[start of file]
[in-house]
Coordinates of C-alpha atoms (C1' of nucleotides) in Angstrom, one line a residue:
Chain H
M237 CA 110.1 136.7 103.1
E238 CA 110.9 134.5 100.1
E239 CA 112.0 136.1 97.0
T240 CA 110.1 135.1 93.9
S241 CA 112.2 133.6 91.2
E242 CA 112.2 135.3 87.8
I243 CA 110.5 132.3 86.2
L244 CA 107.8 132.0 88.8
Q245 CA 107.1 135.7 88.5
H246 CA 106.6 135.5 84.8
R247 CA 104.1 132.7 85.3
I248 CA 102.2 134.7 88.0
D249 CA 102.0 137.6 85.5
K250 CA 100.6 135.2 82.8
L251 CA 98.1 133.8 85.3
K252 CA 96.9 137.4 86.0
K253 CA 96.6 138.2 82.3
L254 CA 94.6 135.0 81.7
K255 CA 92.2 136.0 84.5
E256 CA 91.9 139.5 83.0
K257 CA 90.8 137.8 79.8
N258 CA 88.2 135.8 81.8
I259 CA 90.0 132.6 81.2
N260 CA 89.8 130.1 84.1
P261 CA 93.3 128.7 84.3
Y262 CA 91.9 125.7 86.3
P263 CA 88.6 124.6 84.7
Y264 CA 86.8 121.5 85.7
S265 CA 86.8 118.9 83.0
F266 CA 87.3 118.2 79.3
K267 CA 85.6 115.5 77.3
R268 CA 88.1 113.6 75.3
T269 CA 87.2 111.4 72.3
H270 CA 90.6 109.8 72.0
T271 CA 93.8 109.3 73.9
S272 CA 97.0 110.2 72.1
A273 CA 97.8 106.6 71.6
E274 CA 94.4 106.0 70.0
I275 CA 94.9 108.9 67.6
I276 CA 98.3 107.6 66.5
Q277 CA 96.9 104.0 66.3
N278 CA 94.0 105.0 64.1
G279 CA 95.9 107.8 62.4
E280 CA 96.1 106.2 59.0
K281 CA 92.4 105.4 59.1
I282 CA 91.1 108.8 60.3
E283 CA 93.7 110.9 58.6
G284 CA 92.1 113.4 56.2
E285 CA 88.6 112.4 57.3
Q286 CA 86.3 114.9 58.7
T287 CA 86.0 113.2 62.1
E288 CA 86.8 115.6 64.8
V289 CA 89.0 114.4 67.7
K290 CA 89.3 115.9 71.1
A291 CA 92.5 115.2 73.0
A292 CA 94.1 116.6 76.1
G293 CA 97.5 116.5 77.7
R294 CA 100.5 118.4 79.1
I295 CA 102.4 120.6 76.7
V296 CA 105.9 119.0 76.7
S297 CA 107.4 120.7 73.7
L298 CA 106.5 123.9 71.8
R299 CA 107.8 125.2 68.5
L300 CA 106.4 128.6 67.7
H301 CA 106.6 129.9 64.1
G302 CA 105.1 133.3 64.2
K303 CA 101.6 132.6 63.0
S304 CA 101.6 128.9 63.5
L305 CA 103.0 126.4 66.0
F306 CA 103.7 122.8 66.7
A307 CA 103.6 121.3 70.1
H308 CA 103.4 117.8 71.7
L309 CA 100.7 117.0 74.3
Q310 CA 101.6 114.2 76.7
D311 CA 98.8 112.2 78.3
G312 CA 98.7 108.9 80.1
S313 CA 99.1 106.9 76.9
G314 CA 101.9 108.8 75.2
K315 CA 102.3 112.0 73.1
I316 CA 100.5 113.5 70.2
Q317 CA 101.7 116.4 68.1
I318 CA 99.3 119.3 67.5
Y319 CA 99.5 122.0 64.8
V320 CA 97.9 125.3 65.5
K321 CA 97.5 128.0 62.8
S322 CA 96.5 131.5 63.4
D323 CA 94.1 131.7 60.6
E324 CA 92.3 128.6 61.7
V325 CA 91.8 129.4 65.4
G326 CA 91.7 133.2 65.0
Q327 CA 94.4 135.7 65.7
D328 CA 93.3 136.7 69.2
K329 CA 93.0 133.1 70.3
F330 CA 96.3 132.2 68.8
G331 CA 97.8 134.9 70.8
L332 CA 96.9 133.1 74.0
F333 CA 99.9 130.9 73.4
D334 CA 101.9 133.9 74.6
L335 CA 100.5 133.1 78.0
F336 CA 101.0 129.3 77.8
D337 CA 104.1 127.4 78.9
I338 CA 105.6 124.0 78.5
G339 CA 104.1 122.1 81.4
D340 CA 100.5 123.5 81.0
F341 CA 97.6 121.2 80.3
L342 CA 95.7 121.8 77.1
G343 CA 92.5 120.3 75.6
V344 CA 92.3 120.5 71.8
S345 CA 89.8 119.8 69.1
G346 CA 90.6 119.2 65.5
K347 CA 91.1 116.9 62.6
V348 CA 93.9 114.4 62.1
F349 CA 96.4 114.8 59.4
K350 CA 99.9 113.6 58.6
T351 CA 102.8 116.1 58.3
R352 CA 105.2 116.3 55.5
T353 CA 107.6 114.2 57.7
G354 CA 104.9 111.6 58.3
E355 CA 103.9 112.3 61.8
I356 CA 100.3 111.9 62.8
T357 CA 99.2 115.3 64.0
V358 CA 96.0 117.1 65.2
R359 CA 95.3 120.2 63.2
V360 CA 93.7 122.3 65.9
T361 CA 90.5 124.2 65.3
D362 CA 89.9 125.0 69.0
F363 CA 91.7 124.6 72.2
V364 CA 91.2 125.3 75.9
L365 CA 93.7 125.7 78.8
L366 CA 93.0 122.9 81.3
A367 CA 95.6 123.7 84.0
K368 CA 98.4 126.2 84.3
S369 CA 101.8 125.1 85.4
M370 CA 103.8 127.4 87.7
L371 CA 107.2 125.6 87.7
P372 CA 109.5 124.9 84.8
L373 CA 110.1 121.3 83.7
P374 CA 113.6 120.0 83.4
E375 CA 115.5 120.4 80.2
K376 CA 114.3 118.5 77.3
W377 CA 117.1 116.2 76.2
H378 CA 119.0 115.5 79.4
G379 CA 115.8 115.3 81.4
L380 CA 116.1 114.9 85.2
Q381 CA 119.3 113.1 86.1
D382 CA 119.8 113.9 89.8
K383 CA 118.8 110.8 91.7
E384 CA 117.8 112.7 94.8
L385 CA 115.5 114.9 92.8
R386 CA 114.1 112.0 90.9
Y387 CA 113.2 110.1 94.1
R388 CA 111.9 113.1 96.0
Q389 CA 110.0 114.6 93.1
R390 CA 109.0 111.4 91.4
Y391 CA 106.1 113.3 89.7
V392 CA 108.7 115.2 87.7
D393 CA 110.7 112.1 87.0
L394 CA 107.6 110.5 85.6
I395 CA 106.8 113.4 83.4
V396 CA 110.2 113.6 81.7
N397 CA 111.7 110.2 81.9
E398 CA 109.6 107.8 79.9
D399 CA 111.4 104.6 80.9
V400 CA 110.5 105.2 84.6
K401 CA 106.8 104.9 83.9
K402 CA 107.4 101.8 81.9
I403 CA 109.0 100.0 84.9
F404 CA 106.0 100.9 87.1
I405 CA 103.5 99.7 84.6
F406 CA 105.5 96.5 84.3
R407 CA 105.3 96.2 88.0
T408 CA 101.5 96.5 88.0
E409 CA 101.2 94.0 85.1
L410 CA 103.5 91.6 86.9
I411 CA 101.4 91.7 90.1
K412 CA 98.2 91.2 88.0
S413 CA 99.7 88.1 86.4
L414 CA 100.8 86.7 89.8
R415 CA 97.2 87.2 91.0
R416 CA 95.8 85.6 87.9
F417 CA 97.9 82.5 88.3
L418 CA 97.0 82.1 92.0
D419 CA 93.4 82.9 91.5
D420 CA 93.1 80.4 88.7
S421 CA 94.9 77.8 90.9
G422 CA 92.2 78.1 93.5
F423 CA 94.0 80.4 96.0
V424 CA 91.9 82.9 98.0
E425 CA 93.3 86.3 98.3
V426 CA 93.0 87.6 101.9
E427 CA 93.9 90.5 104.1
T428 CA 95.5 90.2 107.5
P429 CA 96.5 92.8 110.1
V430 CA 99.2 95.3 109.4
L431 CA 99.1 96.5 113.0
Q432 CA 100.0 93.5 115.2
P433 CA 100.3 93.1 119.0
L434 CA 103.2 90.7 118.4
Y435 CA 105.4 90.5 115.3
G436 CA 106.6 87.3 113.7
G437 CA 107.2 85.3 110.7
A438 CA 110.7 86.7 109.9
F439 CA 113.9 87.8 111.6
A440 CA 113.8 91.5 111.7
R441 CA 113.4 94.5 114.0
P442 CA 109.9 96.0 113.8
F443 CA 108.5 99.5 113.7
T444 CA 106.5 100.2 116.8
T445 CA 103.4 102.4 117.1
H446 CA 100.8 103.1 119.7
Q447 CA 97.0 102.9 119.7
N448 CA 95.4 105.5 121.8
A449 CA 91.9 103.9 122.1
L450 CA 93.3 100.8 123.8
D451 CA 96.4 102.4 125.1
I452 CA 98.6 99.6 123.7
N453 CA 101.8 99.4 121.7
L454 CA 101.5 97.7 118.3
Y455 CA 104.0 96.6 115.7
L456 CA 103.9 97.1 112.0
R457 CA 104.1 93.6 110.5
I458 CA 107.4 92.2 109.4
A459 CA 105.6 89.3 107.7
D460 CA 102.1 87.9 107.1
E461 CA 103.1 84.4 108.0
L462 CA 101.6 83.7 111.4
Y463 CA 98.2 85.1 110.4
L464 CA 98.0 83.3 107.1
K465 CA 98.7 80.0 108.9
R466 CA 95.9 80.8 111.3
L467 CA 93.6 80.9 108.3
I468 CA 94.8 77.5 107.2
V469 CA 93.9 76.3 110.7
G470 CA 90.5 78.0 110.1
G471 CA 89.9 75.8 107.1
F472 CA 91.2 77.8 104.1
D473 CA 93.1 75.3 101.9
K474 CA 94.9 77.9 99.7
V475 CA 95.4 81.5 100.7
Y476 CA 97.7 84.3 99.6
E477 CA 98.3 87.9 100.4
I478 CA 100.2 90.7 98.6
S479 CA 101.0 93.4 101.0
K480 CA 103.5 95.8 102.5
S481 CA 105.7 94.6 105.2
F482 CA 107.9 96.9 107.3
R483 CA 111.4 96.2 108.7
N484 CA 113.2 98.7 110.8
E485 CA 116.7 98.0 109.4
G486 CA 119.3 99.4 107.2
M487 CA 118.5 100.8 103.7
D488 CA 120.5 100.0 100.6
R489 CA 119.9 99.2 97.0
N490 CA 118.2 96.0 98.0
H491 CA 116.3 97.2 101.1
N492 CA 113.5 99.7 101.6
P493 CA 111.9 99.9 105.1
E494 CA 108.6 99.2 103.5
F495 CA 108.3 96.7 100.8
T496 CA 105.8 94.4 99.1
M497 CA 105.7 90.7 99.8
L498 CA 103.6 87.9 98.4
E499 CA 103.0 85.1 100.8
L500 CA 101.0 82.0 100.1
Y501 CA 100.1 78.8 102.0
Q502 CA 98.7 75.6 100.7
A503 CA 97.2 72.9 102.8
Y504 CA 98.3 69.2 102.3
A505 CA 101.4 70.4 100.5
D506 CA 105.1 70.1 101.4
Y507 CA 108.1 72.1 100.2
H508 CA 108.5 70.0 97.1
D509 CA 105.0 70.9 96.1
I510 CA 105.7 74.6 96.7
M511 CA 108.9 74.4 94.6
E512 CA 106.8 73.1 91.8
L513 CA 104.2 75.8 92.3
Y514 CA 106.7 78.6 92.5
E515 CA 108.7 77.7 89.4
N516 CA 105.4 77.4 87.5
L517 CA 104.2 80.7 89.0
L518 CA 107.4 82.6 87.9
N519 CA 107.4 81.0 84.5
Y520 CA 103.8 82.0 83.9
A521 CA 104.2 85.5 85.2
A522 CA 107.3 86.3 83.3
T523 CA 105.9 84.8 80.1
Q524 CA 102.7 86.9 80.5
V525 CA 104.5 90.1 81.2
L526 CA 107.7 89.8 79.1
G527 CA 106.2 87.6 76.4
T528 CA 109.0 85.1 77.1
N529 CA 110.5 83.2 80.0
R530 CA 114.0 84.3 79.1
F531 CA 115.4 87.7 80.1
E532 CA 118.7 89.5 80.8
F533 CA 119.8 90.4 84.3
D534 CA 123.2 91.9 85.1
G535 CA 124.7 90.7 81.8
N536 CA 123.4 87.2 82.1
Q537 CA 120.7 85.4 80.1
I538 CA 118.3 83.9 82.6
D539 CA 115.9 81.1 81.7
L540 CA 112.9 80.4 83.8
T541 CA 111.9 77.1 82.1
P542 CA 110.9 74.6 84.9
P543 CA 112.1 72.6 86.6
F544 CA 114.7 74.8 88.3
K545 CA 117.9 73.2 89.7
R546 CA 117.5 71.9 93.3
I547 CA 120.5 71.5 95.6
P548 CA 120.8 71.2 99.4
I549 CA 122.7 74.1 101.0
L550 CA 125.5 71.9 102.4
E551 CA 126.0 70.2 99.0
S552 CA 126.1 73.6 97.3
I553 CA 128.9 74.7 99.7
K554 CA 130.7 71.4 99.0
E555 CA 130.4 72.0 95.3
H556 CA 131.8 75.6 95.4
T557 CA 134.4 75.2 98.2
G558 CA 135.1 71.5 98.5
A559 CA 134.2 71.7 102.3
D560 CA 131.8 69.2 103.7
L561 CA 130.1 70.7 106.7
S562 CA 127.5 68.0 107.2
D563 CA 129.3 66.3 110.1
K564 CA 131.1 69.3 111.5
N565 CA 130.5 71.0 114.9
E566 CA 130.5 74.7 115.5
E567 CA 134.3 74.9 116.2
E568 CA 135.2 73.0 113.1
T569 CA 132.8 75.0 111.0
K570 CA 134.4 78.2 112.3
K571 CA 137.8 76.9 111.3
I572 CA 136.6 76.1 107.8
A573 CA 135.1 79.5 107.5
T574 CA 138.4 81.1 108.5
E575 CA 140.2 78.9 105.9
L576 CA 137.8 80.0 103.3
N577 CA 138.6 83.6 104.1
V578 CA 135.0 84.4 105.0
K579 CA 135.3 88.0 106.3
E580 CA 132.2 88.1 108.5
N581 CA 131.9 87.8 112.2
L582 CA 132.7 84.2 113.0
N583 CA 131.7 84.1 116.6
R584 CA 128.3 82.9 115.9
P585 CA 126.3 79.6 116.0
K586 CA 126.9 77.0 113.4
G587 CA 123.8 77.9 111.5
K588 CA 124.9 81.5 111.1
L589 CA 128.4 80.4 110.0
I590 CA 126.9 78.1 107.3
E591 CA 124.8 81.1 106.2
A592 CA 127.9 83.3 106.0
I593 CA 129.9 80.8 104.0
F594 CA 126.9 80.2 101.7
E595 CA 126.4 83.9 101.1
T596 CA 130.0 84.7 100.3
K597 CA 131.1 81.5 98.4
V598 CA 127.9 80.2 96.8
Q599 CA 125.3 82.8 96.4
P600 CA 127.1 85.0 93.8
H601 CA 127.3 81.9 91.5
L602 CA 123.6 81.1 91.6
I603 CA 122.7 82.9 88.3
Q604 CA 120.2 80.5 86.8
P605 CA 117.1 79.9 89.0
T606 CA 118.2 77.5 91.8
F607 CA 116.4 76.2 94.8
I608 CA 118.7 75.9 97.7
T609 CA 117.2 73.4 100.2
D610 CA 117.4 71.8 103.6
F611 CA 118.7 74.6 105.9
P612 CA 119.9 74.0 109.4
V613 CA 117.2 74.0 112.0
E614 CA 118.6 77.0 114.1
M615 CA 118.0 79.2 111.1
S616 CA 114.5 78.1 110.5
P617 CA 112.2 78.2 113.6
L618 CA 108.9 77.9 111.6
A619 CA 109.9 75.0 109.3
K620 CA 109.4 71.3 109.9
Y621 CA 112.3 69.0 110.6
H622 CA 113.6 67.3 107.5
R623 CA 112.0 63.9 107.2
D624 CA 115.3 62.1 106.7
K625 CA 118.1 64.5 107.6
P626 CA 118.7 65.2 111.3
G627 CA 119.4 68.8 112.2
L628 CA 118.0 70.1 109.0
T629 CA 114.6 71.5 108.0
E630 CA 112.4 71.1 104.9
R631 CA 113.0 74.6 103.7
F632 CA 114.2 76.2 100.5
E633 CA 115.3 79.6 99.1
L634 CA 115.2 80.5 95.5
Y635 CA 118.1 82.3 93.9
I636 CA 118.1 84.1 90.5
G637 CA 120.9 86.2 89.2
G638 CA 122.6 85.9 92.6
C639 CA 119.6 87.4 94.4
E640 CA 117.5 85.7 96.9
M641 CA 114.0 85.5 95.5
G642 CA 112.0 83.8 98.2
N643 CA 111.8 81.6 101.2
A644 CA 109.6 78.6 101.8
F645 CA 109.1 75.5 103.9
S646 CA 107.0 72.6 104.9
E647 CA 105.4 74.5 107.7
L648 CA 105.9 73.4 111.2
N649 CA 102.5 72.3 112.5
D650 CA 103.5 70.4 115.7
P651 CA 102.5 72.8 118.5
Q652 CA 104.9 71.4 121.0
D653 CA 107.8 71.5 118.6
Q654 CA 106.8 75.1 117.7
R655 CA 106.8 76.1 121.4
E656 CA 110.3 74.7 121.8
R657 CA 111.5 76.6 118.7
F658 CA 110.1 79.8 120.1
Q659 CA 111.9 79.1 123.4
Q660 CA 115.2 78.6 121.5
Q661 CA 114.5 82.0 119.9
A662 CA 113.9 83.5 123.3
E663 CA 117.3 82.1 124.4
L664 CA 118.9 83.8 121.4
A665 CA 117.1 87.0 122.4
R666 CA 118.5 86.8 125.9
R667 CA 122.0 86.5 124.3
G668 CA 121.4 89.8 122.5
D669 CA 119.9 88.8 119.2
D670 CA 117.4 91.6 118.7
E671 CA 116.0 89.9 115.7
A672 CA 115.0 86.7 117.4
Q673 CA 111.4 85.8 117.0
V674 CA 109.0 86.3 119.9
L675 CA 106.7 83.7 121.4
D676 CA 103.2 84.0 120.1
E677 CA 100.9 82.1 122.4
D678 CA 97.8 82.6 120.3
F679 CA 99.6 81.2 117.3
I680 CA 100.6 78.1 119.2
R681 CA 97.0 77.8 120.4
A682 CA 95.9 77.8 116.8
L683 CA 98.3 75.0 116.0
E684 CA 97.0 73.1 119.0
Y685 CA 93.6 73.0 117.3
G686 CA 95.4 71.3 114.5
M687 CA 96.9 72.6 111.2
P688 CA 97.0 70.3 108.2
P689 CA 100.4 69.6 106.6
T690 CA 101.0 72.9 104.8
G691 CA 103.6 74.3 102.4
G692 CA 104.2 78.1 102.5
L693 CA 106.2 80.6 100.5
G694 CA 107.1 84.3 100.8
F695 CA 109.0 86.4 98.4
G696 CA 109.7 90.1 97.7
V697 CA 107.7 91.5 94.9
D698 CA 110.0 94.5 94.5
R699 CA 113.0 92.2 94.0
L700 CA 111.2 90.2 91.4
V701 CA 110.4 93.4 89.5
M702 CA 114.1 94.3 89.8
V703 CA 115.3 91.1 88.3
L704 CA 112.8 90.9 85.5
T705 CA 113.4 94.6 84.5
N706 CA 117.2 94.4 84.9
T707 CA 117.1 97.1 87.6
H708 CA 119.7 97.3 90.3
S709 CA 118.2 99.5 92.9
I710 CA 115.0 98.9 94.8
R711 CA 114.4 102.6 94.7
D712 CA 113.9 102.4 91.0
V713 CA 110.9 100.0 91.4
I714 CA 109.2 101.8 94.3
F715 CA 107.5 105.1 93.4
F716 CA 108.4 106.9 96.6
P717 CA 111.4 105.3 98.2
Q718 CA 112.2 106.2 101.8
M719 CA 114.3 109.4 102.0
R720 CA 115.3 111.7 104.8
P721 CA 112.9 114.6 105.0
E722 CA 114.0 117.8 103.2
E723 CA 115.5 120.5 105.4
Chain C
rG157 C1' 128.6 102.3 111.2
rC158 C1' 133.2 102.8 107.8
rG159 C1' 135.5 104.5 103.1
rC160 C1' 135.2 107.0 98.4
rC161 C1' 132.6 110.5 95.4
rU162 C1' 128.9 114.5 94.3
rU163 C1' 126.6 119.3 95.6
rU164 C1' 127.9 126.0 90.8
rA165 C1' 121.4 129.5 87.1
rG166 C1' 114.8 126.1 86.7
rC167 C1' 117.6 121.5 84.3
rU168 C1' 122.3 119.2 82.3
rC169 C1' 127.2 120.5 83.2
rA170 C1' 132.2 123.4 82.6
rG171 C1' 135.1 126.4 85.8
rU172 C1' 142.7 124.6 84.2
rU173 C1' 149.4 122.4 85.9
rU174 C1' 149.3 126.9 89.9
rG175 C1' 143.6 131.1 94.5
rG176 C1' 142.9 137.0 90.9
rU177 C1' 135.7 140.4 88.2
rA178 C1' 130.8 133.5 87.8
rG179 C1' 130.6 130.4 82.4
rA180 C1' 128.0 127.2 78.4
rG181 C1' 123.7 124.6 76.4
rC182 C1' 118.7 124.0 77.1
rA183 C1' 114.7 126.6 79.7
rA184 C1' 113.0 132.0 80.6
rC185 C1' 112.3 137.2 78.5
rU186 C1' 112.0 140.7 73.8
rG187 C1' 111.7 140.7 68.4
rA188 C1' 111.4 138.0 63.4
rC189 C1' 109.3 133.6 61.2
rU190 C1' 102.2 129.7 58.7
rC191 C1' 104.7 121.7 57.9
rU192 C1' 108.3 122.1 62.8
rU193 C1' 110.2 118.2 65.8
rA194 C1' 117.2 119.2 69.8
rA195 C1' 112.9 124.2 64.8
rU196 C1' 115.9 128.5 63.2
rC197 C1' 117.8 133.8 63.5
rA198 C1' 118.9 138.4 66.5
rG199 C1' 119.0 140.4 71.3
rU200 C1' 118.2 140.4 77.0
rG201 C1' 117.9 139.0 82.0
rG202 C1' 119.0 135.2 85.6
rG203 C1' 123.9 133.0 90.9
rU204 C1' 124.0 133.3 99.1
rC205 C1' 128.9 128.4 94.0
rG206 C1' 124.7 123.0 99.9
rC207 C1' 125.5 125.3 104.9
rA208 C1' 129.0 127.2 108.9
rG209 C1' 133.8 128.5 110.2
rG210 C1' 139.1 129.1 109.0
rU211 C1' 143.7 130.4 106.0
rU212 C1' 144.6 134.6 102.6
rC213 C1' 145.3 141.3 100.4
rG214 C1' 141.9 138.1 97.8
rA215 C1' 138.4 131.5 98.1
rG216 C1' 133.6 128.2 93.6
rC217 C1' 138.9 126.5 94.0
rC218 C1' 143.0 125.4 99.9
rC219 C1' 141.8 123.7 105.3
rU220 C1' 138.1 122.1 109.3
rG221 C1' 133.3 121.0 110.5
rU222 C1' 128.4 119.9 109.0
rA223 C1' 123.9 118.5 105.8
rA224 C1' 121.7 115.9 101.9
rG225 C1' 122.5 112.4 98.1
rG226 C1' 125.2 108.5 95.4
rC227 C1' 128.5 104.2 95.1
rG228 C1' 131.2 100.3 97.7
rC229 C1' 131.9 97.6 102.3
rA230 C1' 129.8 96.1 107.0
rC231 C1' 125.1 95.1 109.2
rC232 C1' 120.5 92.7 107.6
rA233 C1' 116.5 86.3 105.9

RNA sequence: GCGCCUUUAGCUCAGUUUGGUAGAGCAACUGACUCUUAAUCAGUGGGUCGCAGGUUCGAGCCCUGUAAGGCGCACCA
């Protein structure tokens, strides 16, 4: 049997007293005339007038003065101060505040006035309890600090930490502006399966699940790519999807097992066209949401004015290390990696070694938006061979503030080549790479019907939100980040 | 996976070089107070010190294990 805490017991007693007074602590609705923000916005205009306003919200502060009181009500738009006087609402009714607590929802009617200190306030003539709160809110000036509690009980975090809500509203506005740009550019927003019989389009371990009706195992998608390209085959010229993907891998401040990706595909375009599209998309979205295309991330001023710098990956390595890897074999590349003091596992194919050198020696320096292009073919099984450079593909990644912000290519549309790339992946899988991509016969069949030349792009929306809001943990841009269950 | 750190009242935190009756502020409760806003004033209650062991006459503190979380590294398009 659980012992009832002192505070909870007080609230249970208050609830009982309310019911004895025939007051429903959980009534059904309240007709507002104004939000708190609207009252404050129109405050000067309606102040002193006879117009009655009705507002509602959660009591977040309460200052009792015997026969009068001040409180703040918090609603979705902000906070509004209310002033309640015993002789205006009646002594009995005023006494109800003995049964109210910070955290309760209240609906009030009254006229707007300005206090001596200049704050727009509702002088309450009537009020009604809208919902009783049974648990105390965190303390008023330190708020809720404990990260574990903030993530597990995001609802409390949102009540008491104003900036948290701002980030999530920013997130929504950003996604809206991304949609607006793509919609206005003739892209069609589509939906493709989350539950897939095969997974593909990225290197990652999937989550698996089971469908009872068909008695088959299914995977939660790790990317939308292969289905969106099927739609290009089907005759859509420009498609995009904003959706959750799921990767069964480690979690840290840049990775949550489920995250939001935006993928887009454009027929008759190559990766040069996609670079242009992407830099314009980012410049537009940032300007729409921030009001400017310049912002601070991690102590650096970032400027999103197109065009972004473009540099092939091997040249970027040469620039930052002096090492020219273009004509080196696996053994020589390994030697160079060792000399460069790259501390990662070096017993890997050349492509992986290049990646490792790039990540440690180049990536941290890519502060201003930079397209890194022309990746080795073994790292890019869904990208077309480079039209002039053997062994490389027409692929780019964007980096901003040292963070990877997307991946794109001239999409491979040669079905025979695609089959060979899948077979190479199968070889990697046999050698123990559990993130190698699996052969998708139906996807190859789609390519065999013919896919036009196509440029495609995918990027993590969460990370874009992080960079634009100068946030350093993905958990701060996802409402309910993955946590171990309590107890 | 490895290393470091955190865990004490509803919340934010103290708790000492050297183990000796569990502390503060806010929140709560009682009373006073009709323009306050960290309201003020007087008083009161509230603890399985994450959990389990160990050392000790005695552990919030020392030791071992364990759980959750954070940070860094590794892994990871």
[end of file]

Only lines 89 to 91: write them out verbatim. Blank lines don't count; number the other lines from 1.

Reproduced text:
S322 CA 96.5 131.5 63.4
D323 CA 94.1 131.7 60.6
E324 CA 92.3 128.6 61.7